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Volkswagen is helping fully electrify a Greek island

Astypalea is a small Greek island which is barely 96 square kilometers. In its 18 kilometers long and 13 kilometers wide, there are around 1,300 inhabitants. Due to its characteristics, it is the perfect setting to start a decarbonization process that can later be taken as an example in other places on a larger scale. Volkswagen is helping to electrify completely with its experience in this field and with its electric vehicles.

The German manufacturer has shown its intention to turn Astypalea into a laboratory in which to investigate in real time how people adapts to electric mobility and the incentives that are necessary for the transition to be sustainable. Volkswagen signed a memorandum of understanding with the Greek government in November and the first moves are now underway. The CEO of the brand, HerbertDiess, met there with the Greek Prime Minister, Kyriakos Mitsotakis, and with the Deputy Minister of Foreign Affairs, Kostas Fragkogiannis.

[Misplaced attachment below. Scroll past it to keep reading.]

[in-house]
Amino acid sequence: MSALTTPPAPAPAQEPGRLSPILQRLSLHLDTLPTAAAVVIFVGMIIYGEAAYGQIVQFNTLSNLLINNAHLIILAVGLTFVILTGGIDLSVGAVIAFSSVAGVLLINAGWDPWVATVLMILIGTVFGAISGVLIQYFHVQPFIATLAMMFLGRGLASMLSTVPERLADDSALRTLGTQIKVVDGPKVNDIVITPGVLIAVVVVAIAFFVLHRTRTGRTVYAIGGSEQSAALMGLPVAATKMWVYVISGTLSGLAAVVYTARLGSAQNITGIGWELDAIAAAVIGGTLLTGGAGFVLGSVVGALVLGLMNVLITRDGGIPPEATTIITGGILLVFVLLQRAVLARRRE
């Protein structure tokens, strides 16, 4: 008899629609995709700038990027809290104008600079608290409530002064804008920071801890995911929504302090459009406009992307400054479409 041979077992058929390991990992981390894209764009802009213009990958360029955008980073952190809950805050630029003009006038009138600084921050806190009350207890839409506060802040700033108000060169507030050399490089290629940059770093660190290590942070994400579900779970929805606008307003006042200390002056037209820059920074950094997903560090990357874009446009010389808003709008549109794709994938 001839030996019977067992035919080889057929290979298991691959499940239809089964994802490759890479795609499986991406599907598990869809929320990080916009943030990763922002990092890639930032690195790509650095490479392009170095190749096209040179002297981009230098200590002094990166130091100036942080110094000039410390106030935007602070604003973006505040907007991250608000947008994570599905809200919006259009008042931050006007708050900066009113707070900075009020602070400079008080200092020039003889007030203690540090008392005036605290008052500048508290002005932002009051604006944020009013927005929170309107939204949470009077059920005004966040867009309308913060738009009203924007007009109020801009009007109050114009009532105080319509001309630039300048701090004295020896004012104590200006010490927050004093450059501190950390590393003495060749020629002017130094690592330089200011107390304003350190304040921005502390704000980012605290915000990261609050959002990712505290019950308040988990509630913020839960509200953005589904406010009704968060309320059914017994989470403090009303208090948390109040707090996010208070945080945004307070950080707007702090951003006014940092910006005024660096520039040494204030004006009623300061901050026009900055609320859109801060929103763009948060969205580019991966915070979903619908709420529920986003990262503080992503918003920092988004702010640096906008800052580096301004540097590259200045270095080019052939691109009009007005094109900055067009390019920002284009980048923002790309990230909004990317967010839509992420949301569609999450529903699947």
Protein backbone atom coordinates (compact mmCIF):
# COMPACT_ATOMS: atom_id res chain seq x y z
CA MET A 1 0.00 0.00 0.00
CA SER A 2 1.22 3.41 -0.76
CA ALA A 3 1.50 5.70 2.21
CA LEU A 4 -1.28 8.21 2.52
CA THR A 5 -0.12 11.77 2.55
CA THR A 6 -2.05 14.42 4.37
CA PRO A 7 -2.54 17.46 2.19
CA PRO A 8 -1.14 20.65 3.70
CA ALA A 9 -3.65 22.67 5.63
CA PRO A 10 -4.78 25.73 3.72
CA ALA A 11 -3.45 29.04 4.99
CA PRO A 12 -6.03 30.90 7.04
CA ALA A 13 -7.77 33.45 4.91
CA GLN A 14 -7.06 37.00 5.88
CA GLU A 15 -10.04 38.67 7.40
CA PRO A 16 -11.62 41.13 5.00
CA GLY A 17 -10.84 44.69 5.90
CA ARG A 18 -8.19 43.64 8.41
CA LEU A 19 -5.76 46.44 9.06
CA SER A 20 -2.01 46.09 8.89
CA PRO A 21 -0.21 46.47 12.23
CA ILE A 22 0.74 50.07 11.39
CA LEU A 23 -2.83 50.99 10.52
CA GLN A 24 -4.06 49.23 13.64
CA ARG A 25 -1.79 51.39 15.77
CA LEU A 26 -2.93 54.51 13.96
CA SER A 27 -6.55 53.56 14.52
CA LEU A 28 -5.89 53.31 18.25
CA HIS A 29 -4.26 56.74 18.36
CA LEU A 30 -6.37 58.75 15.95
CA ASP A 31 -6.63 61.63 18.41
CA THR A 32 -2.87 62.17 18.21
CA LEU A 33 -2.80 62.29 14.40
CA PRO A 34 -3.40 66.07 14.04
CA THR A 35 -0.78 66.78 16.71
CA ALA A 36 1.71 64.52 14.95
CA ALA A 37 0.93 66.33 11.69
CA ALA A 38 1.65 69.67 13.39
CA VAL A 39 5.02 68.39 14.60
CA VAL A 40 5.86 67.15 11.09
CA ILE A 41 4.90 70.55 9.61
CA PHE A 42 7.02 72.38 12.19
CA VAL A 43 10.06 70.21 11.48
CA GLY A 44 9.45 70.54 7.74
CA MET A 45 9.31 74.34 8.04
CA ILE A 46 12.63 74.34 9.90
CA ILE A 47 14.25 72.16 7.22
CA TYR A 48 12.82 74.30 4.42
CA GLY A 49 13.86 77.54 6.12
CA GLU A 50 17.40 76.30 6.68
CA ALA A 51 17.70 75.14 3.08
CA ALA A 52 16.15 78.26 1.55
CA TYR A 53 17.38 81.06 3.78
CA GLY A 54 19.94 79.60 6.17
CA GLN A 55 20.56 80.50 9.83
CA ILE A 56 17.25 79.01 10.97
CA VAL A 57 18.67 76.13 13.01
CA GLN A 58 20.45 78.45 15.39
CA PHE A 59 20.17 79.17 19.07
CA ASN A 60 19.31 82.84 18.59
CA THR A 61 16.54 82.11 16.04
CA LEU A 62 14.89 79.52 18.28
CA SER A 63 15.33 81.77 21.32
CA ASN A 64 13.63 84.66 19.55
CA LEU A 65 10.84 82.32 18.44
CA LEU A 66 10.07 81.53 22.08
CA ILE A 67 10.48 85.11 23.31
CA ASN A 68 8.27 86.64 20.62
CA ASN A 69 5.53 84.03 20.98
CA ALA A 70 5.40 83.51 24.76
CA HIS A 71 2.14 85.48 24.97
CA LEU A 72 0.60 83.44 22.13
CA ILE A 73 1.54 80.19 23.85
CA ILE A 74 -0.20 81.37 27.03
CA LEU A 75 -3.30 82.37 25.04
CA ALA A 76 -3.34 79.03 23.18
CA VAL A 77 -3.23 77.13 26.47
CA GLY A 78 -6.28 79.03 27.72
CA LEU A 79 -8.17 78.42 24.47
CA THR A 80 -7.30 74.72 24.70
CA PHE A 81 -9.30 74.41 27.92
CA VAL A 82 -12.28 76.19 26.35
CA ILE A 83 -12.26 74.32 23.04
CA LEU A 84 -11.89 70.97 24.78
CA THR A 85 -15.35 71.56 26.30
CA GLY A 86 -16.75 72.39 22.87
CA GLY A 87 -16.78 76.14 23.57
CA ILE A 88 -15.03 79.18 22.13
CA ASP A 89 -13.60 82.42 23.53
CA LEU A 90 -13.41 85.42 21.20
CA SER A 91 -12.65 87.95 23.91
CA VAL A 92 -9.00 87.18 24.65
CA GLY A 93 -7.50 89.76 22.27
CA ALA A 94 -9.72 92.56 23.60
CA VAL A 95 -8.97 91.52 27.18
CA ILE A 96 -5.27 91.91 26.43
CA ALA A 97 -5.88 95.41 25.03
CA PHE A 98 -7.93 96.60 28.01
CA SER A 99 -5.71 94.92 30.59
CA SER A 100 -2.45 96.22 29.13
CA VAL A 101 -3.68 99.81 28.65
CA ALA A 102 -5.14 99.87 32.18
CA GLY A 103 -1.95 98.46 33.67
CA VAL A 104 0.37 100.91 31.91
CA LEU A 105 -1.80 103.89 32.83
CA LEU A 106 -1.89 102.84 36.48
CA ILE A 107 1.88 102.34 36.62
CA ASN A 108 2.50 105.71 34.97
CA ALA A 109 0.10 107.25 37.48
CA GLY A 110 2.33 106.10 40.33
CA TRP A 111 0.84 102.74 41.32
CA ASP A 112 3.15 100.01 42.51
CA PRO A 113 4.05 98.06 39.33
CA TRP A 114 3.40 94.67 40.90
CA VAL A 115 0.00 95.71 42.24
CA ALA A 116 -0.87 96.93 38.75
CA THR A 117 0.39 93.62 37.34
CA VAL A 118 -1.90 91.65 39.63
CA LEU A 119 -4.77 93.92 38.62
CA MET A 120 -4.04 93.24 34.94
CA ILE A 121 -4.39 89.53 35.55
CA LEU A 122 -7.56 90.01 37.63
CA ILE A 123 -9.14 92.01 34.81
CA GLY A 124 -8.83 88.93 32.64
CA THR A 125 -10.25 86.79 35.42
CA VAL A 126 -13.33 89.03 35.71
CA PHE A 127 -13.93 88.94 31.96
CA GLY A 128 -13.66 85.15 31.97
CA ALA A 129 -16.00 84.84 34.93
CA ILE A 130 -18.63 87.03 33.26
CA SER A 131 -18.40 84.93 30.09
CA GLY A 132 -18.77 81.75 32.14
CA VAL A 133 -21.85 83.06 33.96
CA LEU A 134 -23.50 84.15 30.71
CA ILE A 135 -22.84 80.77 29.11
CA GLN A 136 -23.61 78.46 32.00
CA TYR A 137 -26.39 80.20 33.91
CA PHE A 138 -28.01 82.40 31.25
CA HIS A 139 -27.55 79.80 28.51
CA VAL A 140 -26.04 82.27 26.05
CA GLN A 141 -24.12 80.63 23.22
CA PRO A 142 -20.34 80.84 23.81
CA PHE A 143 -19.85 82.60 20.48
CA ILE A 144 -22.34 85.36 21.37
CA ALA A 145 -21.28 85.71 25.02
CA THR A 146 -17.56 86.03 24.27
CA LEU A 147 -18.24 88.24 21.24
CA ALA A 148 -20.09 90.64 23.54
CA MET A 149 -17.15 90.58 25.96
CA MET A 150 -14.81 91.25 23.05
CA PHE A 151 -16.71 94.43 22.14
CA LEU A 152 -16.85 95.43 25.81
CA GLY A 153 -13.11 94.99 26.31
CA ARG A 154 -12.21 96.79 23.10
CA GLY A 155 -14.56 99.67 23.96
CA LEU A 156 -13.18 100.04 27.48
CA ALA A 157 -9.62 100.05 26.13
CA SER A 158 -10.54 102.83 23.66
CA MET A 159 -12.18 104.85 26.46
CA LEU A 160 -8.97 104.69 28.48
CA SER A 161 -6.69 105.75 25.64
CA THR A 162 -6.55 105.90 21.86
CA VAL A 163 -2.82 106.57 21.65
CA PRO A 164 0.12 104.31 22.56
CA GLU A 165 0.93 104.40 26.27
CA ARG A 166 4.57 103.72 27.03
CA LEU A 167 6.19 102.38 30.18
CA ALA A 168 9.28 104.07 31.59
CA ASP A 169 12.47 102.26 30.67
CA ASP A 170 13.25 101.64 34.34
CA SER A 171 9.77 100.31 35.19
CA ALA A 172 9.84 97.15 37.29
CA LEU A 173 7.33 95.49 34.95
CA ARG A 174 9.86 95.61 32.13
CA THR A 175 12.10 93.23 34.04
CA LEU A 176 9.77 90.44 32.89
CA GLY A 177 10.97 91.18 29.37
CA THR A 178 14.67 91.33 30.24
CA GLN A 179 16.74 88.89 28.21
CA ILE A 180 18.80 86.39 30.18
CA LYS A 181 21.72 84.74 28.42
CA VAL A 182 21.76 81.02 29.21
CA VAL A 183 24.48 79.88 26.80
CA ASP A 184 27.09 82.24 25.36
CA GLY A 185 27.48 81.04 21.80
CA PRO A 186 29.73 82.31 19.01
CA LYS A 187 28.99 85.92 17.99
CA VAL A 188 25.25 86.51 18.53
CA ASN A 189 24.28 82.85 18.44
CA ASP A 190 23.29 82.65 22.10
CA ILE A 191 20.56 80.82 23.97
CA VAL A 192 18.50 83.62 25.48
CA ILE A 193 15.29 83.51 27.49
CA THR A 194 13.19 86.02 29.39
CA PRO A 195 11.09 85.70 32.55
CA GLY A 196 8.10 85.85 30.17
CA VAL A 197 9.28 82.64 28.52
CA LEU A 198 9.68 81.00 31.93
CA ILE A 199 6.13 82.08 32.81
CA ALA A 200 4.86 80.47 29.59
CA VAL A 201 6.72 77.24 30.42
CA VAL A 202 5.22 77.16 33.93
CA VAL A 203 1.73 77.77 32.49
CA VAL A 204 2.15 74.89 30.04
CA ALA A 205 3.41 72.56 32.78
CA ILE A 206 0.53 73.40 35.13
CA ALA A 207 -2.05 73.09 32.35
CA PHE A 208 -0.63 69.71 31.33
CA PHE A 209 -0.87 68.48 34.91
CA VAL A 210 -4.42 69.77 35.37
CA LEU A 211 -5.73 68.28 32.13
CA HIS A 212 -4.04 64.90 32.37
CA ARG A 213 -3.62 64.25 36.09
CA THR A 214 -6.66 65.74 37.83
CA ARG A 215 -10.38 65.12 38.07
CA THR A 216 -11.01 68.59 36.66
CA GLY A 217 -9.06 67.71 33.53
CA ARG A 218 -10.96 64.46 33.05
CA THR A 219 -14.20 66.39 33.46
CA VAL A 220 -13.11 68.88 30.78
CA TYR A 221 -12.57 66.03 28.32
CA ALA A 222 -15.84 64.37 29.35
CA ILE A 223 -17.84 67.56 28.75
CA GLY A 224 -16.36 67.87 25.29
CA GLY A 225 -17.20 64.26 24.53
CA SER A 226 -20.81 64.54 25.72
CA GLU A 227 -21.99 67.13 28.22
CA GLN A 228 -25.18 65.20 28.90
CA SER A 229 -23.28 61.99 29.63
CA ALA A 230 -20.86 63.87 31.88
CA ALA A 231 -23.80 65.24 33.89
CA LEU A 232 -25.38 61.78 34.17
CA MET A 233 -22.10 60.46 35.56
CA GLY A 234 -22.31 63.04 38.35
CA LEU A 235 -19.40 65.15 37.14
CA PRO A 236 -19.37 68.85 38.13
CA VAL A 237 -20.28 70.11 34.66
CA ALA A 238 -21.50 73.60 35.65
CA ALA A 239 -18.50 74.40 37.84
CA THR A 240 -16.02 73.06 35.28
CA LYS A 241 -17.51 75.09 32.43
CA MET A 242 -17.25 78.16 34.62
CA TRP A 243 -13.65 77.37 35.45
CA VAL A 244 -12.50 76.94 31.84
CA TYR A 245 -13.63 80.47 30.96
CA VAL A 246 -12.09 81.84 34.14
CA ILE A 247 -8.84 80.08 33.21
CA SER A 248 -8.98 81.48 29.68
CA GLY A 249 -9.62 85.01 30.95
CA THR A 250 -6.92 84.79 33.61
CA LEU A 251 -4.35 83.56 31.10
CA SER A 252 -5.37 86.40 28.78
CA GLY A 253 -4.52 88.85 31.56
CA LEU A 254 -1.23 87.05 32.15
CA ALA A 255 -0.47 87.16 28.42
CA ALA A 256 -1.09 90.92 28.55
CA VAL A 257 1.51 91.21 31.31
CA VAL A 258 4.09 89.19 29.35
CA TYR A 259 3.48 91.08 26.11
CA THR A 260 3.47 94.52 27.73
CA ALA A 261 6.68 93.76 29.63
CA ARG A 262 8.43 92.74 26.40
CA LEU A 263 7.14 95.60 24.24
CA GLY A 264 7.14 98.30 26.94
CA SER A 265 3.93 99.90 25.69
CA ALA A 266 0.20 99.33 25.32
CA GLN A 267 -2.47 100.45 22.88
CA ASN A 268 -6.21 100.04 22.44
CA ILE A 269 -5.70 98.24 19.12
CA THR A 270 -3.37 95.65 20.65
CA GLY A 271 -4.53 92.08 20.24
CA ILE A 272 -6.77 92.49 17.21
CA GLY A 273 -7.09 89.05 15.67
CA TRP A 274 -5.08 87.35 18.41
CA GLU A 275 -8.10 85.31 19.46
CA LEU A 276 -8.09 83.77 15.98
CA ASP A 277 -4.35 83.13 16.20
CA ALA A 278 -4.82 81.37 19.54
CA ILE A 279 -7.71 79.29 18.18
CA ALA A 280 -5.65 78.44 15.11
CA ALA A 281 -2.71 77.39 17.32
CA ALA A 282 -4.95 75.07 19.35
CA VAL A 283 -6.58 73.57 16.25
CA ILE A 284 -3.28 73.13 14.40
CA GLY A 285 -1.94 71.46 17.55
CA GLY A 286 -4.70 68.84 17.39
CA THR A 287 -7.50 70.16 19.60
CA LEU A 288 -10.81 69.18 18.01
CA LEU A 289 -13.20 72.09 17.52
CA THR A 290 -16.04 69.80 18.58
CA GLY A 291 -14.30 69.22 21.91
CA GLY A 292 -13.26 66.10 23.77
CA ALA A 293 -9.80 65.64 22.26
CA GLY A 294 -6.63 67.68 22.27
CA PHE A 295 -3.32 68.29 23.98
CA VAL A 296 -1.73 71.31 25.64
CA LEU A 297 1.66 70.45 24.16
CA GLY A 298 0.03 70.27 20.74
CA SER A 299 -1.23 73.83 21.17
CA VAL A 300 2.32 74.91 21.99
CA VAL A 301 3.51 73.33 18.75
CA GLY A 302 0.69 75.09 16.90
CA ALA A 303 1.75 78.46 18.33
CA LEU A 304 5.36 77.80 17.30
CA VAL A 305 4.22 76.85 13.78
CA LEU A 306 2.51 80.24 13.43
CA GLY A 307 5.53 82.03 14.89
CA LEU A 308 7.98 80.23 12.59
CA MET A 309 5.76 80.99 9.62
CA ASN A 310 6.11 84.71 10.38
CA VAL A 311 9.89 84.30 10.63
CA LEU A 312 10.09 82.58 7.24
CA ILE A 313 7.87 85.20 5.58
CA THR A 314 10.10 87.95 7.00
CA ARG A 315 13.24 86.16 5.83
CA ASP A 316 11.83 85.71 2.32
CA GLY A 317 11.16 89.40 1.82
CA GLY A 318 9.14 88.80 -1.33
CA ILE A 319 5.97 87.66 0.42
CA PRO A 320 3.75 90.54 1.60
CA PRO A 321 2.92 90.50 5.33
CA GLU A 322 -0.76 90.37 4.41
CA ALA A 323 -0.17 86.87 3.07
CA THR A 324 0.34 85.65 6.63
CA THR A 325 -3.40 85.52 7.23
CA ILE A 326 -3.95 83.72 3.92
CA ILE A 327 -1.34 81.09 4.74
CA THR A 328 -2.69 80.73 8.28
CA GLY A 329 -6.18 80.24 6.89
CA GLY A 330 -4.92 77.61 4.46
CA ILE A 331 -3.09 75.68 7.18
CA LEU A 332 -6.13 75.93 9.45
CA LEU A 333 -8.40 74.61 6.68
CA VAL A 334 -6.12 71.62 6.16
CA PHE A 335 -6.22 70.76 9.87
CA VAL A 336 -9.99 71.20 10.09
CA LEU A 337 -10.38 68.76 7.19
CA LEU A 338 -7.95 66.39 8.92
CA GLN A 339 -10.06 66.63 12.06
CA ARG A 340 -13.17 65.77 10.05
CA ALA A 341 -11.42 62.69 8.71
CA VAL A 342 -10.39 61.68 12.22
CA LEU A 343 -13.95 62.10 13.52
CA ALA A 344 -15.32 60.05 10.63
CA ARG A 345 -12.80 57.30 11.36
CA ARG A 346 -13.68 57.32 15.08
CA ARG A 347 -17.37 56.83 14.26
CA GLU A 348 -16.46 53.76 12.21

The first electric cars were delivered, which will be used by the police, the airport authority and the island’s town hall. It should be noted that the Volkswagen ID.4 has become the first electric police car throughout Greece. At the end of the month the sale to individuals will begin, who will be able to choose between models such as the Volkswagen e-up !, the Volkswagen ID.3, the aforementioned ID.4 or the SEAT MÓ eScooter electric motorcycle. They will benefit from attractive grants so that your purchase is interesting from the economic point of view.

Subsequently, Volkswagen will also launch other mobility services on the island, such as carpooling and a ride-sharing service. For the entire Astypalea energy system to become renewable requires other measures as well. For 2023 a solar park that will supply 3 MW of green energy, an amount that is enough to charge all electric cars and contribute more than 50% of the total electricity demand of the island. By 2026 it will be expanded to cover 80% of the demand. In this way they will be able to reduce CO2 emissions and also lower the cost of energy, which currently has diesel-powered generators.

To analyze this decarbonization of the island an academic study will be done which will monitor the entire process. Scientists from the University of Strathclyde (Scotland) and the University of the Aegean (Greece) will come together for this purpose. They will be in charge of analyzing the reception by the inhabitants of Astypalea through surveys and publish the results so other regions can learn.

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